“It’s always a great way to ring in the New Year when you can play with dogs,” said Kathy Blackburn on Saturday as she fed treats to her golden retriever Lincoln, who had just completed an agility class at Clark County Fairgrounds.
Washington and Oregon dog owners braved the freezing temperatures and wintry weather this weekend to compete their dogs in the Boston Terrier Club of Western Washington agility trials at the Dr. Jack Giesy Equestrian Arena.
Blackburn has traveled from Corvallis to spend New Years weekend in agility events for several years now. She was happy with 6-year-old Lincoln’s run on Saturday.
During testing, she also coached Booker, an 8-year-old golden retriever, who she says takes competition much more seriously than Lincoln. Although Lincoln enjoys playing the course more, Blackburn said he didn’t mind it at all.
“It’s a good way to bond with your dogs,” she said of agility competitions. “If you see when people run a class, the dogs are almost always focused on the handler to see what they’re supposed to do next, but that translates into other things in your life, as far as the dog is concerned. training and just having a good connection. with your dog. That’s kind of what it’s all about in life, is that they’re part of your family. “
Helen Johnson competes in agility events with her Boston Terrier, Chuckles, for the sense of camaraderie the sport creates between them. She is the event chairperson for the Boston Terrier Club in Western Washington and said agility people are used to spending their vacations at trials.
Chuckles loves to show off in front of the audience and hops around the course when he hears people laughing at him.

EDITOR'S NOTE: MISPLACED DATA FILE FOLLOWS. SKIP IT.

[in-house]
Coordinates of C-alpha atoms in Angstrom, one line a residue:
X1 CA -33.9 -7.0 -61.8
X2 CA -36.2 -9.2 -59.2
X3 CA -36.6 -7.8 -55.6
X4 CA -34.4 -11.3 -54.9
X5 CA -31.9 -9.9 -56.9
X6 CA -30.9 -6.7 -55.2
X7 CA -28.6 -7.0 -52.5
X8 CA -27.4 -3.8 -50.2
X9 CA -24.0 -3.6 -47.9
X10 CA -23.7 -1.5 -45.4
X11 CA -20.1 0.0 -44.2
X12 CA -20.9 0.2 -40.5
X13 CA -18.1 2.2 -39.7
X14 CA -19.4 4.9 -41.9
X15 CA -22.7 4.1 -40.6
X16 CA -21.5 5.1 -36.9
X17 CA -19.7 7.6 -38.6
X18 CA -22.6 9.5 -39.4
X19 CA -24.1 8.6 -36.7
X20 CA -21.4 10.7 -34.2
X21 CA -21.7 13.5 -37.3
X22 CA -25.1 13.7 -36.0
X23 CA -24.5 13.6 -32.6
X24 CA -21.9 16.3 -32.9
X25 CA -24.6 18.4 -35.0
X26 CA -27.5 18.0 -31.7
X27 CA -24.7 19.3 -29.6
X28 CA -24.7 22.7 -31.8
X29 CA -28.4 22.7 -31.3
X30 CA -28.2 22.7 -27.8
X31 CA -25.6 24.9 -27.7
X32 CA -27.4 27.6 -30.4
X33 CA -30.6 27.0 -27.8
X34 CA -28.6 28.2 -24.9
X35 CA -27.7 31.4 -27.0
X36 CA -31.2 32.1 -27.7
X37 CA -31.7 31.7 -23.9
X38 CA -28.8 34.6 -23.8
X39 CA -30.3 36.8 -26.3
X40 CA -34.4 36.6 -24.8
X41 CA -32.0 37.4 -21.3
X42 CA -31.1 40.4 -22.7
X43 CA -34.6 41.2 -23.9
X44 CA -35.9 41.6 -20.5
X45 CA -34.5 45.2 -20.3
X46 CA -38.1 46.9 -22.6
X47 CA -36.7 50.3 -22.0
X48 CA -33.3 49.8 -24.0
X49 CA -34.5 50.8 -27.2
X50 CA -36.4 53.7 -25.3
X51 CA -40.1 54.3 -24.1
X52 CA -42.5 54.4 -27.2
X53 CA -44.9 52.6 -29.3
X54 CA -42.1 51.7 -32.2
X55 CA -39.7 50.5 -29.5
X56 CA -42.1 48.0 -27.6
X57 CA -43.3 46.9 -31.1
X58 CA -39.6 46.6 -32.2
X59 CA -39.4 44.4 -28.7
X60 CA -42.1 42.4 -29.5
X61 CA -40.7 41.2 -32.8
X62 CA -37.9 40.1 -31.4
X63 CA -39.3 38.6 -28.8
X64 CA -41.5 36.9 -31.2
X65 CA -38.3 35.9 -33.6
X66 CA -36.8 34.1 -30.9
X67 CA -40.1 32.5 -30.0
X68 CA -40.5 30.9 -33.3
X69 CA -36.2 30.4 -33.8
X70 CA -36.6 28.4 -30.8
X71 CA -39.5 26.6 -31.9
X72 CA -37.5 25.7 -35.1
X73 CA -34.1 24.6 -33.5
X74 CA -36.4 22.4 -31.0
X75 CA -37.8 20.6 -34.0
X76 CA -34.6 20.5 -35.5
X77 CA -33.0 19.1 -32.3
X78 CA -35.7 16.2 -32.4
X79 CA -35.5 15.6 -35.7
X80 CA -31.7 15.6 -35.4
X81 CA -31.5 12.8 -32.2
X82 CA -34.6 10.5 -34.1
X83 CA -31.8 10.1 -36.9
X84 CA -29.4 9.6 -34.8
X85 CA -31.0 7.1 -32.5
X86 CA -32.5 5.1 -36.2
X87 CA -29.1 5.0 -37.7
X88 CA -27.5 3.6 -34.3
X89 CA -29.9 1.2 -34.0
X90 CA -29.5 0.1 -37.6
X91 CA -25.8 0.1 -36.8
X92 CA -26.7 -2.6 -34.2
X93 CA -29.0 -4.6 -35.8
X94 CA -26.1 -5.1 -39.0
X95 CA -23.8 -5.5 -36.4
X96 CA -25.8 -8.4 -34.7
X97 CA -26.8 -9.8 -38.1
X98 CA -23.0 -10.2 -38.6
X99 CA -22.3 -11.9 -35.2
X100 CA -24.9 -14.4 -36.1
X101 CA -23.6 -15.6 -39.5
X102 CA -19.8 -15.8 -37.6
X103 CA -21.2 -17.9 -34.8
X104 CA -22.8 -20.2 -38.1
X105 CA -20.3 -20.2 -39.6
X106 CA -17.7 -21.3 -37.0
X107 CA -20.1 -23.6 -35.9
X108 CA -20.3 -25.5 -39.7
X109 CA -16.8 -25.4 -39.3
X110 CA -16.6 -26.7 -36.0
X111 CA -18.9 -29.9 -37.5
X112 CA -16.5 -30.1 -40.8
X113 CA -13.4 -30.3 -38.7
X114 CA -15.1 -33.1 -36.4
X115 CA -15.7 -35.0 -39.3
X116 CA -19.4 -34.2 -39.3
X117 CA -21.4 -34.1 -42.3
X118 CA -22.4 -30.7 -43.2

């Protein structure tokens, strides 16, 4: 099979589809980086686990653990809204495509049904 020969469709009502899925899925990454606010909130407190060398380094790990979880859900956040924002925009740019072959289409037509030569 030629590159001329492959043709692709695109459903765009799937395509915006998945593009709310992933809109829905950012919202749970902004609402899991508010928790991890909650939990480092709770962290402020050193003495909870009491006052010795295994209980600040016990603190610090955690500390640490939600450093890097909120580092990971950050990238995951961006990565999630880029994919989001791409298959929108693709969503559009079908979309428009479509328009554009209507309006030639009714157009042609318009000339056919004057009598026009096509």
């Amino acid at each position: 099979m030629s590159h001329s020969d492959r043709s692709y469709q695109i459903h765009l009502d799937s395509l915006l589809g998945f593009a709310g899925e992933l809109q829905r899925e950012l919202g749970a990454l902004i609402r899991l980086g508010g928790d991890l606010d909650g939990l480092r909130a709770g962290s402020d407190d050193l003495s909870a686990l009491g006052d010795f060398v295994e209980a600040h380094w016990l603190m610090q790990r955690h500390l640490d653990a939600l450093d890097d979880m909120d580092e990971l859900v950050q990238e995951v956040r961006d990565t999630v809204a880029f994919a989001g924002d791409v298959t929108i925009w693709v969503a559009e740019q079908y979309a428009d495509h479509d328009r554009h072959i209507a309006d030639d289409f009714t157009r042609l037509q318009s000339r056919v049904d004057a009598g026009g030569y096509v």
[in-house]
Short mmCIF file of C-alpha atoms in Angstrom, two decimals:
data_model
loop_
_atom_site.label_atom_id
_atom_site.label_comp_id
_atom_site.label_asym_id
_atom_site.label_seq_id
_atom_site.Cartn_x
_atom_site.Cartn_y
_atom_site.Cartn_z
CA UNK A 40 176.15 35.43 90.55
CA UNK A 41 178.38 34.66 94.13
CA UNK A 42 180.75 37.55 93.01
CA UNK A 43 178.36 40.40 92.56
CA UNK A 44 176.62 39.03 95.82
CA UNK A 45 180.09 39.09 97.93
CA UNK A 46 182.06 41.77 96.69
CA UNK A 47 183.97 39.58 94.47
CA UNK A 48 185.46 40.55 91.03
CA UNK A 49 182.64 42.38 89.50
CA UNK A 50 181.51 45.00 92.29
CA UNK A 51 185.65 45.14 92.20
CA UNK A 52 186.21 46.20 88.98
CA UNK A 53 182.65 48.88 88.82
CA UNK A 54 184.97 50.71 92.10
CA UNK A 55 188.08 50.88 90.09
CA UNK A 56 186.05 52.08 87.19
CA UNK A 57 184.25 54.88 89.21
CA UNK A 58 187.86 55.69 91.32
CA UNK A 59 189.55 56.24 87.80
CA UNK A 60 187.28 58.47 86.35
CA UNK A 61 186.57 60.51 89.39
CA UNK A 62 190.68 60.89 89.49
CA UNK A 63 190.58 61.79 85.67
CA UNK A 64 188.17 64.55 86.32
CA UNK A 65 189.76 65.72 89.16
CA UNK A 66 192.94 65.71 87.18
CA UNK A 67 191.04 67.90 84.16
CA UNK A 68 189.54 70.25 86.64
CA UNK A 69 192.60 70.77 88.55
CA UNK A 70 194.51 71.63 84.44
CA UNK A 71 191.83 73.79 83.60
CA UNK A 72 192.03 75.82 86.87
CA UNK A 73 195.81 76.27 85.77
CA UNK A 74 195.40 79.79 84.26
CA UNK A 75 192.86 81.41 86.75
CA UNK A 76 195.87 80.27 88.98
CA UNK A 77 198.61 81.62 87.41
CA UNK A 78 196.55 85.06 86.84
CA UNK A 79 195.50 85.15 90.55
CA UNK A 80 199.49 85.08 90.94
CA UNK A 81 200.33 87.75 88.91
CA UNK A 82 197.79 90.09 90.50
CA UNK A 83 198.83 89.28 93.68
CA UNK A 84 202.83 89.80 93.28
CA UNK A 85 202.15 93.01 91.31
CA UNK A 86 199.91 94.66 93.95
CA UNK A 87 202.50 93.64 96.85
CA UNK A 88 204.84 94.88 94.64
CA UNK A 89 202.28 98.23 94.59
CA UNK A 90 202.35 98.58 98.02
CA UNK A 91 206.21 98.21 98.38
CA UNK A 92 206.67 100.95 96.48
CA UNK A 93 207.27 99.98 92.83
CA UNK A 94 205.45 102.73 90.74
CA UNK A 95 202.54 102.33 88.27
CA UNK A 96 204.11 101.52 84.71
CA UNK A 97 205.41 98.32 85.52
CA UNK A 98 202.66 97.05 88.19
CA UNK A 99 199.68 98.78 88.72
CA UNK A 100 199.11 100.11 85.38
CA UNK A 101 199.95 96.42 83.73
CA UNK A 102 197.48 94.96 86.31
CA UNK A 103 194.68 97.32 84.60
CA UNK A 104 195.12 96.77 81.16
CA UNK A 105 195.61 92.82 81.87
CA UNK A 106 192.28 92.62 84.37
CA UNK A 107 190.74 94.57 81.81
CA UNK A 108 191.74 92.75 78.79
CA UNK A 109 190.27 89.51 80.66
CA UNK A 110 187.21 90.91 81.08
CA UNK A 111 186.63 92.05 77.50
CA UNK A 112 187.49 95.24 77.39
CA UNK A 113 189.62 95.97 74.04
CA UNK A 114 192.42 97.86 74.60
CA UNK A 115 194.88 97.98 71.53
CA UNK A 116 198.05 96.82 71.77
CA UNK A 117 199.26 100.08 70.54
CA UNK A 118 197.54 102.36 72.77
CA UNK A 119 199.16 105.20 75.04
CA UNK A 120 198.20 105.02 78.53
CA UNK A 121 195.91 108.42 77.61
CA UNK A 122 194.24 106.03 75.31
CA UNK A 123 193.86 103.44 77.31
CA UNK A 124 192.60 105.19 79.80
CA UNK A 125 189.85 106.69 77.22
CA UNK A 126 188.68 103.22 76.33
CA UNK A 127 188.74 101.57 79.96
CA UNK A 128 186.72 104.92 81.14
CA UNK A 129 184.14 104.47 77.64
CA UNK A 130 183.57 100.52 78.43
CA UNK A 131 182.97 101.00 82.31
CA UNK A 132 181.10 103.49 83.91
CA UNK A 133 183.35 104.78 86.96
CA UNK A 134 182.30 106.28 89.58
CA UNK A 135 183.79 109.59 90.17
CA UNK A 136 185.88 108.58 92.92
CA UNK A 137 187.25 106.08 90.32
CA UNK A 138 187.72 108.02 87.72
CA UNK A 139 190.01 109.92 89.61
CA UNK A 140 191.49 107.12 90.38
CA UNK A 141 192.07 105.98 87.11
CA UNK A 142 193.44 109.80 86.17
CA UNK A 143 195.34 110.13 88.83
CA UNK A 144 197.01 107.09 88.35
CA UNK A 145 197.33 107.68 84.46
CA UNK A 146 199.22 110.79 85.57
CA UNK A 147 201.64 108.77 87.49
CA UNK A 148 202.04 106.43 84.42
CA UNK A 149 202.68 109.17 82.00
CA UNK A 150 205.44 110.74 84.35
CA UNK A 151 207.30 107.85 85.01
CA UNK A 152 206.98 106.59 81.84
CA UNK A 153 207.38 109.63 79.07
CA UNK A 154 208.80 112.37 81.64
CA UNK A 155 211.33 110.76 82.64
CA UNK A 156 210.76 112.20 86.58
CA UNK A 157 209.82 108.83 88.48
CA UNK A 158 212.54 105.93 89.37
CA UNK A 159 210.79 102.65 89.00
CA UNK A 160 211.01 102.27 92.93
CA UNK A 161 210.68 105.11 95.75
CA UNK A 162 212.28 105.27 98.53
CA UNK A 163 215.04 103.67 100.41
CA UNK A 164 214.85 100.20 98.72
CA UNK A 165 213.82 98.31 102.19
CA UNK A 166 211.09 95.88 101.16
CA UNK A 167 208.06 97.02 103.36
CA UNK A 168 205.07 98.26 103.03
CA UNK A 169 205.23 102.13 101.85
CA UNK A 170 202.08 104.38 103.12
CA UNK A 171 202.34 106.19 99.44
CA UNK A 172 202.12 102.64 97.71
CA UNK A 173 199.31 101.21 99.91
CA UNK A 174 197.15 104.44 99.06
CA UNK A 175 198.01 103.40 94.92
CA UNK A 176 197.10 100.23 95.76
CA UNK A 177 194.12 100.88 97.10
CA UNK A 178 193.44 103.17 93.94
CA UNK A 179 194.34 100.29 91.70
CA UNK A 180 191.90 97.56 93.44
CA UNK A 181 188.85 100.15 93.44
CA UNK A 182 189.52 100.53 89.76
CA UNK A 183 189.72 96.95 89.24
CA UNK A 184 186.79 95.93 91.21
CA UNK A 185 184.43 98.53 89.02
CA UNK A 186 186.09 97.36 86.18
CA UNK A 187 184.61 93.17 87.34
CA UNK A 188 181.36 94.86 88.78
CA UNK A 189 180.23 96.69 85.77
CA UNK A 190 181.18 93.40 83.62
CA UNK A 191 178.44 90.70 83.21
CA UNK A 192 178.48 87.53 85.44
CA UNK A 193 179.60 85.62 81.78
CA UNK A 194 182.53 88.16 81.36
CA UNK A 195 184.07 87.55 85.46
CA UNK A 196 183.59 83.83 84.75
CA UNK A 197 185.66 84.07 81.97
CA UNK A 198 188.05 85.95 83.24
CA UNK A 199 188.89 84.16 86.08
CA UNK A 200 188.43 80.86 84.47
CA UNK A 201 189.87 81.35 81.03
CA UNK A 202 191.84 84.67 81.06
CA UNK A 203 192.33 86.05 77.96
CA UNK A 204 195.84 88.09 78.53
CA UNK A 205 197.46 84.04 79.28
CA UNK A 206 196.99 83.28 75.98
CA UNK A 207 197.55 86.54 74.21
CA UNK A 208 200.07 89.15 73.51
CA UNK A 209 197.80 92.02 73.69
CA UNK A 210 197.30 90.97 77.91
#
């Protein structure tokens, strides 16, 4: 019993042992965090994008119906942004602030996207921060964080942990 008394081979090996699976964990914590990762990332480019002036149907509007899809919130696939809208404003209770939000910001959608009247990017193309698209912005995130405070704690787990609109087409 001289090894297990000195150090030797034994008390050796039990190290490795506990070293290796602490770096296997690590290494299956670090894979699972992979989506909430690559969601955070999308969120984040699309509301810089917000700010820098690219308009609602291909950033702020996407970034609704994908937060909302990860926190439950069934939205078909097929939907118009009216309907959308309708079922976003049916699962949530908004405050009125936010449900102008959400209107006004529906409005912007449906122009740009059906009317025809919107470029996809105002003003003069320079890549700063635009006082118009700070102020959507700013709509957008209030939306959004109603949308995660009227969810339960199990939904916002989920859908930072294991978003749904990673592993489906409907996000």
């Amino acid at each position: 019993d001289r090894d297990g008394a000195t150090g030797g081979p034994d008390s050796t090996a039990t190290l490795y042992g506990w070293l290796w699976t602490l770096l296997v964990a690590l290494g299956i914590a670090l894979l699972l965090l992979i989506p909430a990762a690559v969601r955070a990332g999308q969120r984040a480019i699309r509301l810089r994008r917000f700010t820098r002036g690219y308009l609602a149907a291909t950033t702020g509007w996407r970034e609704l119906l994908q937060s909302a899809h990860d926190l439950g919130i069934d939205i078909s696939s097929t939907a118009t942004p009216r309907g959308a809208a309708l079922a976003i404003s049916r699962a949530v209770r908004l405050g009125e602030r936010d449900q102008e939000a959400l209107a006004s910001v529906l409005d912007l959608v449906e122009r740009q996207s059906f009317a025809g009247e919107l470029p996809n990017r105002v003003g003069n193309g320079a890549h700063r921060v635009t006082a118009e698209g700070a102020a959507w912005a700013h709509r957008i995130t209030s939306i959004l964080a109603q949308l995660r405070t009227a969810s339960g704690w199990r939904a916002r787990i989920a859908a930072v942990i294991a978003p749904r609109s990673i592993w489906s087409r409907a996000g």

“He’s a clown,” Johnson said, giving him pieces of cheese stick. “You never know what you’re going to get. “
Two-year-old Chihuahua Javier had laughs and applause as he ran the course on Saturday. The judges lowered the obstacles for Javier, and he was distracted once or twice by people on the fringes of the ring.
But its owner, Lori Sage, was proud of young Javier for his race and how far he had come since training began. She wrapped him in a little blue coat afterwards.
Sage is the Secretary of Trials and owner of K-9 Sports, which organizes these trials locally. She was happy with the turnout after hearing from some people in the Seattle area who couldn’t brave the snowy roads to attend.
She joked that the people who showed up on the holiday weekend were “die-hards” who’d rather participate in an agility trial than celebrate otherwise.
She was happy to bring back the trials after putting them on hiatus due to COVID-19. It was difficult for her business to close for months, but she knew people would come if she found a way to bring them back.
“They came out of the woods,” she said. “Everyone wanted to run. Everyone has to have an outlet somewhere. It’s like our extended family.
Kevin White of Portland said Saturday was a good training day for his 3-year-old German Shepherd, Steel. They wasted time training in agility when Steel was a puppy because COVID put the brakes on so many trials. Now he is working on perfecting his speed to be more consistent and clean on the course.
“Honestly, it’s just fun, even when the two of us aren’t doing well,” he said. “We look forward to the weekends. “
It was nice to see friends again that he and his wife, Connie, made during the trials, White said. Although the sport can be competitive, he enjoys cheering on others during their races.